Minnesota's unemployment rate edged up a notch in March to 7.4 percent, but state officials saw encouraging signs as new claims for unemployment continued downward and work week hours ticked upward.
The Minnesota Department of Employment and Economic Development (DEED) said Thursday the increase in the jobless rate was mainly due to people coming back into the labor force as the economy recovers, but not all were able to find work. That increased the number of unemployed by 3,600.
Minnesota's seasonally adjusted unemployment rate had stood at 7.3 percent in January and February. Minnesota's March unemployment rate was still well below the national unemployment rate, which remained steady at 9.7 percent for the third consecutive month.
Minnesota lost 1,800 jobs in March. Previously, 3,400 jobs were reported lost in the state in February, but that number was revised to 1,600.
DEED Commissioner Dan McElroy said the March numbers show that economic recoveries are not smooth. But he said there were positive trends in Minnesota's employment landscape, with an increase in the labor force and the length of the average work week.
The average work week in March increased to 32.8 hours after staying steady at 32.6 hours over the previous three months. While the bump in the average work week, which had plunged to 31 hours in the recession, may not seem significant, McElroy said it means about 500,000 hours a week or 2 million hours a month, which translates into a "big increase in spending power."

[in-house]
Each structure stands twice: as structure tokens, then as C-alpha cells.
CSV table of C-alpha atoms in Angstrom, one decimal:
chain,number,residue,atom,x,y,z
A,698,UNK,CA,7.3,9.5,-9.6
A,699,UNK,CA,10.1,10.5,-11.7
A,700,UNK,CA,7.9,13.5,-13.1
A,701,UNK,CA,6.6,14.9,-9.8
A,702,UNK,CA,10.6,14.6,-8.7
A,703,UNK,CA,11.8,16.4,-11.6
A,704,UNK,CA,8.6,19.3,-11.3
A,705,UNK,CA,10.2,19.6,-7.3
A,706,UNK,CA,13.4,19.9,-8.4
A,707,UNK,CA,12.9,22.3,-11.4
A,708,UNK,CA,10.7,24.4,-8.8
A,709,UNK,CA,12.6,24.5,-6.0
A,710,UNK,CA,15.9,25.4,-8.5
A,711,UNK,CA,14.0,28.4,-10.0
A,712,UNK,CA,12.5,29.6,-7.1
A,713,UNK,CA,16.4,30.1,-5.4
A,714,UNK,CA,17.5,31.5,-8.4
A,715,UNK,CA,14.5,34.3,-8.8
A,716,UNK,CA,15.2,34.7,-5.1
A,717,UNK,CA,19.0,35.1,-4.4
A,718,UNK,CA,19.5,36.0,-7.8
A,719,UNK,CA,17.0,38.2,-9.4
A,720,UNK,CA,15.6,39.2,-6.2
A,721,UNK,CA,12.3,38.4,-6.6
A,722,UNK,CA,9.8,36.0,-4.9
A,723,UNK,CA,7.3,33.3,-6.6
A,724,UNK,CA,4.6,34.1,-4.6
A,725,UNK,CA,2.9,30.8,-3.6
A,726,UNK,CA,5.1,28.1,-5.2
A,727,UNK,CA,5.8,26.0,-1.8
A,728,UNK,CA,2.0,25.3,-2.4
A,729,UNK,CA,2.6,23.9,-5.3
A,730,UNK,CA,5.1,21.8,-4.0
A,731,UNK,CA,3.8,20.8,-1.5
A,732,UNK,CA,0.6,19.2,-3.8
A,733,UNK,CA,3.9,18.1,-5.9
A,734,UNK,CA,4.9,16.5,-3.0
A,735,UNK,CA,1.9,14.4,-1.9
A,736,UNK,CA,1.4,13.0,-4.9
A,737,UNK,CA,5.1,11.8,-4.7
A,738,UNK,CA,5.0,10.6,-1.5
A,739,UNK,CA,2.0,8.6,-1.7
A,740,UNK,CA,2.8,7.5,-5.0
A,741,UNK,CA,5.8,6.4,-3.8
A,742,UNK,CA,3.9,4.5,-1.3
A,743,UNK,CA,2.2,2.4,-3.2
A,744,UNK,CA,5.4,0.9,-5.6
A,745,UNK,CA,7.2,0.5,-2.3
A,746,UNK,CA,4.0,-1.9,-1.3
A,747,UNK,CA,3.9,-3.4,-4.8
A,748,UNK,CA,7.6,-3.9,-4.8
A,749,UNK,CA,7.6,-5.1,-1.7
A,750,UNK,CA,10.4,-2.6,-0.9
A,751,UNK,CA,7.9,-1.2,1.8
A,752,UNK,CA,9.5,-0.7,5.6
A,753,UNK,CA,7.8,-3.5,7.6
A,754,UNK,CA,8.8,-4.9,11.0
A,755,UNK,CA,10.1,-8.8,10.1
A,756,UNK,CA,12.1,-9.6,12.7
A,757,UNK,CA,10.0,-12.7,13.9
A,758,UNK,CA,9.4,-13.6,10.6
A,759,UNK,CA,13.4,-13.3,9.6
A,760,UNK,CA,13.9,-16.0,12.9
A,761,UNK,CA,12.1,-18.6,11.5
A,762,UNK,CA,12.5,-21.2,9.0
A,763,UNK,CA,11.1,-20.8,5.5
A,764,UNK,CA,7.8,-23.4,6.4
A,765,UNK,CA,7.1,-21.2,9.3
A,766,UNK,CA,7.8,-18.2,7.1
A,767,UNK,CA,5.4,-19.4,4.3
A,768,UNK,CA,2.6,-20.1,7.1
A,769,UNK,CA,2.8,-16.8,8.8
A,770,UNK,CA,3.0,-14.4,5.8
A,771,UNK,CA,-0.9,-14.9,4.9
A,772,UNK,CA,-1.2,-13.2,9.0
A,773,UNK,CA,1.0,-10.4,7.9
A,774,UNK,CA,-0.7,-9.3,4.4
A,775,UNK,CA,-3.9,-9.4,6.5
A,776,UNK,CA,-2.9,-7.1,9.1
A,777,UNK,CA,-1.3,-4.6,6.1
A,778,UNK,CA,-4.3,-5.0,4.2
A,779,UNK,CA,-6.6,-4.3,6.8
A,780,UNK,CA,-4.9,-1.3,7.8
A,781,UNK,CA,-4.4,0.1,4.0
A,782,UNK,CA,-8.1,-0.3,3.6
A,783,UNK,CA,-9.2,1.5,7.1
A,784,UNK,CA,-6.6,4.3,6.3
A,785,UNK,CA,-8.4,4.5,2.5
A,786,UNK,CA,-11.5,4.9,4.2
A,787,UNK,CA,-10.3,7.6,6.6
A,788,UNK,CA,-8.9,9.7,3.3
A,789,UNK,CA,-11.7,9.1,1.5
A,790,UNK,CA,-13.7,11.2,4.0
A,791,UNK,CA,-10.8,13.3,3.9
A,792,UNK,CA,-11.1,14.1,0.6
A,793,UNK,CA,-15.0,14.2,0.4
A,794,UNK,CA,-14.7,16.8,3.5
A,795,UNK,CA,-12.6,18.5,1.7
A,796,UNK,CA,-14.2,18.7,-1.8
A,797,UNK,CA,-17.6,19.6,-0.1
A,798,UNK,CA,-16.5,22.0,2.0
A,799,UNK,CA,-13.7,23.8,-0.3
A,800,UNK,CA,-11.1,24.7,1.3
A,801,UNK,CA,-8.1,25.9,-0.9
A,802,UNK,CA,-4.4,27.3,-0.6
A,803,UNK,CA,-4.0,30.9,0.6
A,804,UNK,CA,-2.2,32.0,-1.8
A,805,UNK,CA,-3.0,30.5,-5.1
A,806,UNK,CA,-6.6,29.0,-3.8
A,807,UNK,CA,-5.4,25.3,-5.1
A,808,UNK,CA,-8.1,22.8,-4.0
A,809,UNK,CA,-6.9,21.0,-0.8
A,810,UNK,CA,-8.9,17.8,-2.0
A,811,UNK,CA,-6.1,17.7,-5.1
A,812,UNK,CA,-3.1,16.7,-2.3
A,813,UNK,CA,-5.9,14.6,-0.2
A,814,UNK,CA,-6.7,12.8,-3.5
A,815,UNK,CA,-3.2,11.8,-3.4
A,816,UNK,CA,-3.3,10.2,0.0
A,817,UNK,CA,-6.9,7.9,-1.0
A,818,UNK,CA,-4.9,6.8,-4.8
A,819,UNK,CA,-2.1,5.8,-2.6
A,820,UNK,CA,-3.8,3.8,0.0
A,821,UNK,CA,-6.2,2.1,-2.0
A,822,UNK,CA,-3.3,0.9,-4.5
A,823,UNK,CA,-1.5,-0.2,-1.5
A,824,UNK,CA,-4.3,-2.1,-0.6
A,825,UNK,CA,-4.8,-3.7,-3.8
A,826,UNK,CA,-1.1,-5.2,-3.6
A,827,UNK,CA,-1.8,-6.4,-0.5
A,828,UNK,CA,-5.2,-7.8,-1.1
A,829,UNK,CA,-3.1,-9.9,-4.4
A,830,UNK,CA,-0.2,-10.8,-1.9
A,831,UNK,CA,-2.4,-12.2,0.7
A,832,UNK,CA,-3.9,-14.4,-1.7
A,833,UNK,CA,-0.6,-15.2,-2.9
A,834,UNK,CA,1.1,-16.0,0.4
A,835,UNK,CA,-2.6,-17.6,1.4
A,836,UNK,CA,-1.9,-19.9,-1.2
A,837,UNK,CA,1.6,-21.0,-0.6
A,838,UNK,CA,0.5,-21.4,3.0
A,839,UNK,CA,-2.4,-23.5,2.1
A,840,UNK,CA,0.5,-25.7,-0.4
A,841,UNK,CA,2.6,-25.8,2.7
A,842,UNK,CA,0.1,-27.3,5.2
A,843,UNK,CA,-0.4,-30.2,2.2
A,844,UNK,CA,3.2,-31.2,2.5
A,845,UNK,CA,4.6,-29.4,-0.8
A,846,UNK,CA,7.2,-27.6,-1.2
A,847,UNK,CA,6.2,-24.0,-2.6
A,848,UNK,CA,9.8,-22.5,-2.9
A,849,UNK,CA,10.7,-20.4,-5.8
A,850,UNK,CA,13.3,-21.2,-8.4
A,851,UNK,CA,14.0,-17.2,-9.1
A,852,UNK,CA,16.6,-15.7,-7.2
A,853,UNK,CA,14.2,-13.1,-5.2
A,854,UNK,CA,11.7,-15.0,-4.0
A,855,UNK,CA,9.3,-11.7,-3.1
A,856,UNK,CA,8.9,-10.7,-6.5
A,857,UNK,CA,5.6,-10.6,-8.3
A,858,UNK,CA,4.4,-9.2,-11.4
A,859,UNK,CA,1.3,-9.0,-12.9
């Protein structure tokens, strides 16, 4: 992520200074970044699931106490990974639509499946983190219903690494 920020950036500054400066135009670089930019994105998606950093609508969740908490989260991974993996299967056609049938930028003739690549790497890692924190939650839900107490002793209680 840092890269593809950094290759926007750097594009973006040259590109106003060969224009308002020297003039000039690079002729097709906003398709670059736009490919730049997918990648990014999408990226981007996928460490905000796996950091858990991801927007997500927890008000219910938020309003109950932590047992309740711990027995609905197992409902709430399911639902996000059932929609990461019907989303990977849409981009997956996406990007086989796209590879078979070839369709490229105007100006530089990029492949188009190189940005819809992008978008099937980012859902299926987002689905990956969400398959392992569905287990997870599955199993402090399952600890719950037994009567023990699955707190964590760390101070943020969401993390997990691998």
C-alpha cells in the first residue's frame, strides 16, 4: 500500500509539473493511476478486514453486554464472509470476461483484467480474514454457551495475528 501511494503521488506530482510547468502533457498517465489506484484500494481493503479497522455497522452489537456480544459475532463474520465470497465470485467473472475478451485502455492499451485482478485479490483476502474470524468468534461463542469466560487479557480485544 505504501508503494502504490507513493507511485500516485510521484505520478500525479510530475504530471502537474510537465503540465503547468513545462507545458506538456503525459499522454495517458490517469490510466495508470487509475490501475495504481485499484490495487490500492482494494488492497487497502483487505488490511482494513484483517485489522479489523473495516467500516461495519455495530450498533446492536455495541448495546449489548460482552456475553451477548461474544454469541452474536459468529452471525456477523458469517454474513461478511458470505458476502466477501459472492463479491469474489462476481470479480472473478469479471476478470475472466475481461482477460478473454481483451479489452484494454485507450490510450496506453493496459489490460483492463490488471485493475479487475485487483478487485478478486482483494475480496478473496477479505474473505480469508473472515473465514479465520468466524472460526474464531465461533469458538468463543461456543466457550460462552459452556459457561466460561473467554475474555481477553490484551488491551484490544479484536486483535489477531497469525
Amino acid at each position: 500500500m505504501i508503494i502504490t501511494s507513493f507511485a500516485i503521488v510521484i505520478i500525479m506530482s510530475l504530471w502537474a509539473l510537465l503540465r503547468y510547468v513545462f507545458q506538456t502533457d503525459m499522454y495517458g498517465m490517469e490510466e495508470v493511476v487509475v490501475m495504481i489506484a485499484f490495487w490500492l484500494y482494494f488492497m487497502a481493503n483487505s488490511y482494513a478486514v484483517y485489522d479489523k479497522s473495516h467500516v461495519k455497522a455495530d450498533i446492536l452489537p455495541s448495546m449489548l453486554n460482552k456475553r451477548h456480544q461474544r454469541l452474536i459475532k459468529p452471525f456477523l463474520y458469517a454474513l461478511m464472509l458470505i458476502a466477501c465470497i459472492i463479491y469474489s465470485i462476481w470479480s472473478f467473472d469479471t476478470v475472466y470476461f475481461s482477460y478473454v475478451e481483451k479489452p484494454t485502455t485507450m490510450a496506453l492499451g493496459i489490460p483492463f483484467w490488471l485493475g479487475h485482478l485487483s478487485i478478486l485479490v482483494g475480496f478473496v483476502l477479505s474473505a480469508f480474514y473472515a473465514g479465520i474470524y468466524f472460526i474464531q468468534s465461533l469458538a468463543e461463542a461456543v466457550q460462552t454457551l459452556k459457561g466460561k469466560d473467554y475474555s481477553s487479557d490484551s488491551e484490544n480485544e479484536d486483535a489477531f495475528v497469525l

The state had 29,500 new claims for unemployment in March, continuing a downward trend after peaking at almost 44,000 claims in May and June 2009.
Five of Minnesota's 11 employment sectors added jobs in March. Manufacturing and leisure and hospitality were the leaders, each adding 1,500 jobs. Manufacturing has added jobs for three consecutive months. Government, construction and financial activities also added jobs in March. The government gains apparently were from the federal government adding 2010 census jobs.
Trade, transportation and utilities, professional and business services, education and health services, other services and information saw job losses in March. Logging and mining were steady during the month.
Rochester, Duluth-Superior, Minneapolis-St. Paul and Mankato all had job losses in March compared with a year ago while the St. Cloud area held steady over the past year.
The unemployment rate in Minnesota has dropped from a year ago, when it was 8.1 percent in March 2009.
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